64 |                                                      8
      128 |                                                      1
      256 |                                                      3
      512 |@@@@@                                               274
     1024 |@@@@@@@@@@@@@@@@@@@@@@@@@@@@@@@@@@@@@@@@@@@@@@@@@  2474
     2048 |@@@@@@@@@@@@@@@@@@@@@@@@@@@@@@                     1547
     4096 |@@@@@@@@@@@@@@@@@@@                                 952
     8192 |@@@@@@@@@@                                          500
    16384 |@@@@@@@                                             359
    32768 |@@@@@@@@                                            414
    65536 |@@@@@@@@@@@@                                        644
   131072 |@@@@@@@@@@@@@@@@@                                   851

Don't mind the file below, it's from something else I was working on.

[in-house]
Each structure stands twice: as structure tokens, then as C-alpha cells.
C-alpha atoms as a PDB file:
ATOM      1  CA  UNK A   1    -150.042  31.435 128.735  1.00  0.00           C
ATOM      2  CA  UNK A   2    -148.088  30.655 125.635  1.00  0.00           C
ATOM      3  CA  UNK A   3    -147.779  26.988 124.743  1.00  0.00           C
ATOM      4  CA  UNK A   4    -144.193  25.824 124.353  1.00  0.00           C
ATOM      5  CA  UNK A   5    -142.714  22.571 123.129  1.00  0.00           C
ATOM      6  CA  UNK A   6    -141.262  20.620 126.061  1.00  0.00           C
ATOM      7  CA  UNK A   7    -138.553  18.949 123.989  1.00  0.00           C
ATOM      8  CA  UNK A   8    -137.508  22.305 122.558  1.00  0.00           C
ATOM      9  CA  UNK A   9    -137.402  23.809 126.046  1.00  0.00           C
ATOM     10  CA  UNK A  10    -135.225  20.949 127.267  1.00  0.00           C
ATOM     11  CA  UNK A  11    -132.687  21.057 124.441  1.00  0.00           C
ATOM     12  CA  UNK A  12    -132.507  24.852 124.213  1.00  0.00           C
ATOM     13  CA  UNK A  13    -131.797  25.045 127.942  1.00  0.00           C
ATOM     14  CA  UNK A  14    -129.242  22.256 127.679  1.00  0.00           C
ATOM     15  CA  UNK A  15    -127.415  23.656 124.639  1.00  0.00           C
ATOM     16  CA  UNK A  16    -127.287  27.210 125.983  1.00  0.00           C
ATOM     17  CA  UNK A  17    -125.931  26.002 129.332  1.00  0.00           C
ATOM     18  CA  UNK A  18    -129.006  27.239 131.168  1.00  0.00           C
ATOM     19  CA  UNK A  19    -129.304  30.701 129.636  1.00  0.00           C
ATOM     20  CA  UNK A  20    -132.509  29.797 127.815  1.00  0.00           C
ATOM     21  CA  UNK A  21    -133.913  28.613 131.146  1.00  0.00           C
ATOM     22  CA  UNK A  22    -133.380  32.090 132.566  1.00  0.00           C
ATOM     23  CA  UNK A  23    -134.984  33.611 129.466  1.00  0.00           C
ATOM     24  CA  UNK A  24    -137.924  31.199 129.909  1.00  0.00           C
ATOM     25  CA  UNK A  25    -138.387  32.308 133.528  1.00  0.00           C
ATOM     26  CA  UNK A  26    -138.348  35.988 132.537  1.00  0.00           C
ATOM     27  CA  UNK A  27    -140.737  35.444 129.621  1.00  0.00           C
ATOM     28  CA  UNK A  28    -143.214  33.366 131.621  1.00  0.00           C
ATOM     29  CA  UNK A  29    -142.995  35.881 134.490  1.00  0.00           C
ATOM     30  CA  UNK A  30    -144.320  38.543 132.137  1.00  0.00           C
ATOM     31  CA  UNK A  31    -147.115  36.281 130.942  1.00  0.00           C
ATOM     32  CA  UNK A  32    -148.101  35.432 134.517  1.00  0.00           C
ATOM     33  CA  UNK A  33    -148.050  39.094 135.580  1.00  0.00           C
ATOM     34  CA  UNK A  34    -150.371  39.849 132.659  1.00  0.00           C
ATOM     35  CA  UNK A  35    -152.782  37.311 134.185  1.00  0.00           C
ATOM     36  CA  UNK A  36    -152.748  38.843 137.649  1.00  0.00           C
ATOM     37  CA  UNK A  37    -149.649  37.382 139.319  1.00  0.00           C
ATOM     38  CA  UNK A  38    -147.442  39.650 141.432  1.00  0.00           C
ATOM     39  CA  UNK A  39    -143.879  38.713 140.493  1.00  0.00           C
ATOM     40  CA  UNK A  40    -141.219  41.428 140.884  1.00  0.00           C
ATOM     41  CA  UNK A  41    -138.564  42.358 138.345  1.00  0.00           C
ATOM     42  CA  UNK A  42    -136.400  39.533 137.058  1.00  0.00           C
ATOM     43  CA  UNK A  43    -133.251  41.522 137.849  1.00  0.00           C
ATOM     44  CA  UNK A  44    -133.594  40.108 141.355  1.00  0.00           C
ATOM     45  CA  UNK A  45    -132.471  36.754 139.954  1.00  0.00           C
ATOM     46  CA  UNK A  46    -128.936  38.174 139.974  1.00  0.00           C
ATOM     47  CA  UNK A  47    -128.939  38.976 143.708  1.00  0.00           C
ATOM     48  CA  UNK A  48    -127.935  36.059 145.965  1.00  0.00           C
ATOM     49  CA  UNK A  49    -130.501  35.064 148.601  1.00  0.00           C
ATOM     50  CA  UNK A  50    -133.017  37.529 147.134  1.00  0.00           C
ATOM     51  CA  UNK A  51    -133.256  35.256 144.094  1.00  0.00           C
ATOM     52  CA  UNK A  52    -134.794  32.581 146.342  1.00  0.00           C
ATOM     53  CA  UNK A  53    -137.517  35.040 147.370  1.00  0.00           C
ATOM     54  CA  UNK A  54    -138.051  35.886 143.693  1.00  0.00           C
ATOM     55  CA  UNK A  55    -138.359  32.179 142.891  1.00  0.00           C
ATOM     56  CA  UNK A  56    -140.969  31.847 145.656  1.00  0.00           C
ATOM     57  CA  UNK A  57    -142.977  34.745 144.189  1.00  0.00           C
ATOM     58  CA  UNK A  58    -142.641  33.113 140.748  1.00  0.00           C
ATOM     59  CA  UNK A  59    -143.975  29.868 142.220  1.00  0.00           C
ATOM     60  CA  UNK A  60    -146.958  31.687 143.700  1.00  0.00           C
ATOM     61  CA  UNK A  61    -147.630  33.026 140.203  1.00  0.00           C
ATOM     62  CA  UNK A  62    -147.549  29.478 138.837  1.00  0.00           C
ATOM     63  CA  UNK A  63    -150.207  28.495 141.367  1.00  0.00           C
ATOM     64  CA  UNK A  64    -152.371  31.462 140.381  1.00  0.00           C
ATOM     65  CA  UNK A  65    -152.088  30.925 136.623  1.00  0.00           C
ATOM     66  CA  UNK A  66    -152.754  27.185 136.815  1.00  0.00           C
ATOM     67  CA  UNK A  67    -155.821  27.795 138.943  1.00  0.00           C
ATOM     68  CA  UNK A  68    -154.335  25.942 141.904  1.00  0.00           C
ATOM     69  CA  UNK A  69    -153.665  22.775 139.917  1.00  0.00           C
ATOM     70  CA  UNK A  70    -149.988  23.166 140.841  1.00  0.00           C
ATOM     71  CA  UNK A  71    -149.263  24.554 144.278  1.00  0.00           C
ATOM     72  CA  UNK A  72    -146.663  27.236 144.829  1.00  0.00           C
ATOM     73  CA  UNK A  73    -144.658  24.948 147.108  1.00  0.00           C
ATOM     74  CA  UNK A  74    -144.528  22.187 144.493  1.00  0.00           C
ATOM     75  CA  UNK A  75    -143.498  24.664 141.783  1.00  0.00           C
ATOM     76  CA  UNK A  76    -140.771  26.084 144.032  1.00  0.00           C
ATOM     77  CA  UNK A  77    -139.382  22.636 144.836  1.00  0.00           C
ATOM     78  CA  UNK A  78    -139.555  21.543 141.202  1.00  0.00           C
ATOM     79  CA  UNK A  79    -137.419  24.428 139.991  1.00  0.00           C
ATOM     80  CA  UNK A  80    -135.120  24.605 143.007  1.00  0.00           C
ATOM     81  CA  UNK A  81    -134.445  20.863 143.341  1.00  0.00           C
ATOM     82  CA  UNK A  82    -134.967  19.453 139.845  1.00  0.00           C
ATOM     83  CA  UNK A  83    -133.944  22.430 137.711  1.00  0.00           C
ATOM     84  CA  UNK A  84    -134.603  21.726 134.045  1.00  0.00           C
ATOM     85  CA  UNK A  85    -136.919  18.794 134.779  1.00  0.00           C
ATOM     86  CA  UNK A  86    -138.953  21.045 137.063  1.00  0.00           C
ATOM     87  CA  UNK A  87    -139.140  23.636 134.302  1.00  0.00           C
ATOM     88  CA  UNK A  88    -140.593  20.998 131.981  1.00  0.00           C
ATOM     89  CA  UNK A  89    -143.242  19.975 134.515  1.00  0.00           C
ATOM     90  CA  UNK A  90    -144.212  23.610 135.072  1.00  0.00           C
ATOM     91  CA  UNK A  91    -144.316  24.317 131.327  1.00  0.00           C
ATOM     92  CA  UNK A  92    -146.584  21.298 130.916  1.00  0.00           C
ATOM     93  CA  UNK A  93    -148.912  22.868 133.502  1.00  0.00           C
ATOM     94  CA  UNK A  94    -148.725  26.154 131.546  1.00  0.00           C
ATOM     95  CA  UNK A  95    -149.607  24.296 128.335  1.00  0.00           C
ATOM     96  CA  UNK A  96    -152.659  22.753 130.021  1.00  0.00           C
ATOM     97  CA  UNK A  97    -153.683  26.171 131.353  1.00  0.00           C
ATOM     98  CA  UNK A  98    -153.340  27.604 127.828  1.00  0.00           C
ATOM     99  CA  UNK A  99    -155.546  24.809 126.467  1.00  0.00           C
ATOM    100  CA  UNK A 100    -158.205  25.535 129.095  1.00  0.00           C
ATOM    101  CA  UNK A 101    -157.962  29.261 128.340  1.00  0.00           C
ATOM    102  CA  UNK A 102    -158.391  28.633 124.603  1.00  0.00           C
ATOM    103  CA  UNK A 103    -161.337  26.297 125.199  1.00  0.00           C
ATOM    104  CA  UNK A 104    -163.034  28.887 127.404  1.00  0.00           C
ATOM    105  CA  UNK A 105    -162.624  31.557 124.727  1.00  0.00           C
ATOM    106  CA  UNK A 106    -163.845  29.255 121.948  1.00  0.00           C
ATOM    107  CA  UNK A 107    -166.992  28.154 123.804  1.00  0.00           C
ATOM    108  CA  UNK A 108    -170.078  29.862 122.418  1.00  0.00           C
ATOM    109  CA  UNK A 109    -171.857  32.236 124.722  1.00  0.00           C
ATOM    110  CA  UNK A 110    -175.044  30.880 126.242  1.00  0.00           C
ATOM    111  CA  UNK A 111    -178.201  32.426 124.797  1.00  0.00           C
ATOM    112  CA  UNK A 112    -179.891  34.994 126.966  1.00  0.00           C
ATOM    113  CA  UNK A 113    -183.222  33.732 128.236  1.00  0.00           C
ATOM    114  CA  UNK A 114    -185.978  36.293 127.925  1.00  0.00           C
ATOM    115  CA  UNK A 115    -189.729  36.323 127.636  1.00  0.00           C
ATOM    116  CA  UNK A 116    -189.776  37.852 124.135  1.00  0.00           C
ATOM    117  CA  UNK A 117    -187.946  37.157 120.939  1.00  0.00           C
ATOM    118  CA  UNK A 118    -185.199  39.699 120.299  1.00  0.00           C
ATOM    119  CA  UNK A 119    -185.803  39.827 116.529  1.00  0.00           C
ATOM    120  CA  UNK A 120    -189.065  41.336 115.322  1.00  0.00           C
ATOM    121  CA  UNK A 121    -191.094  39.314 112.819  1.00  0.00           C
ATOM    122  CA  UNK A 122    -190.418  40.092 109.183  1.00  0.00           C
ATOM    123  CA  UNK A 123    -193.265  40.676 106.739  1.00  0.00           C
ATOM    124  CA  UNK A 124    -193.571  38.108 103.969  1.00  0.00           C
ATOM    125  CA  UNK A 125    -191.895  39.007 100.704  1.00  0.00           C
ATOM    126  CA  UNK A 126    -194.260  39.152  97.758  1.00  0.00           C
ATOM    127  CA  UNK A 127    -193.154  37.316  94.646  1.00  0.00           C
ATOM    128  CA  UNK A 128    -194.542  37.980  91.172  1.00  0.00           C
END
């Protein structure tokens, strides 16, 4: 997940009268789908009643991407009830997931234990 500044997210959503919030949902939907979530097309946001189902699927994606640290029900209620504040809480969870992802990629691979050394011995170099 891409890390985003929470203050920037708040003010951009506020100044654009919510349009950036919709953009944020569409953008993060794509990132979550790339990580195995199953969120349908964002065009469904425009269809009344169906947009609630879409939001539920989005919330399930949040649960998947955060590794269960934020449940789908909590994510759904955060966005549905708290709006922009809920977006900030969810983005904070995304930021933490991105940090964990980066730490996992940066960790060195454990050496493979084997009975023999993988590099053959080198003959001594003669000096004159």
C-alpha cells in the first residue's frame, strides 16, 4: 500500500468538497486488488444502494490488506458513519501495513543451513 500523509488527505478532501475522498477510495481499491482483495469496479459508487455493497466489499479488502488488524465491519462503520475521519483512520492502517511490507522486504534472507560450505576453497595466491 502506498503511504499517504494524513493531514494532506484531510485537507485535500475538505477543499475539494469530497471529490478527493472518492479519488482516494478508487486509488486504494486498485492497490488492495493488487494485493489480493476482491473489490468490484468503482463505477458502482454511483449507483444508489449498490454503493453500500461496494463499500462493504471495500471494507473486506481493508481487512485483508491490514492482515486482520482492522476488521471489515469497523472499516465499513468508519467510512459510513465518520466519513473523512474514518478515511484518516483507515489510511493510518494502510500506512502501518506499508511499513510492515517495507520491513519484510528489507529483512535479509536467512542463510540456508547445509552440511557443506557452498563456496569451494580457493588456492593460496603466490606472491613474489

262144 |@@@@@@@@@@@@                                        614
   524288 |@@@@@@                                              334
  1048576 |@@                                                  147
  2097152 |                                                     46
  4194304 |                                                     24
  8388608 |@                                                    64
 16777216 |                                                      1
 33554432 |                                                      1
 67108864 |                                                      0
134217728 |                                                      0

One can also filter out requests by a specified request method name via the --arg method=METHOD option. For instance,

$ ./samples/ngx-req-latency-distr.sxx -x 5447 --arg method=POST --arg time=60
Start tracing process 5447 (/opt/nginx/sbin/nginx)...
Please wait for 60 seconds...
(Tracing only POST request methods)

Distribution of the main request latencies (in microseconds) for 52 samples:
(min/avg/max: 1167/8373/28281)
value |-------------------------------------------------- count
  256 |                                                    0
  512 |                                                    0
 1024 |@@                                                  2
 2048 |@@@@@@@@                                            8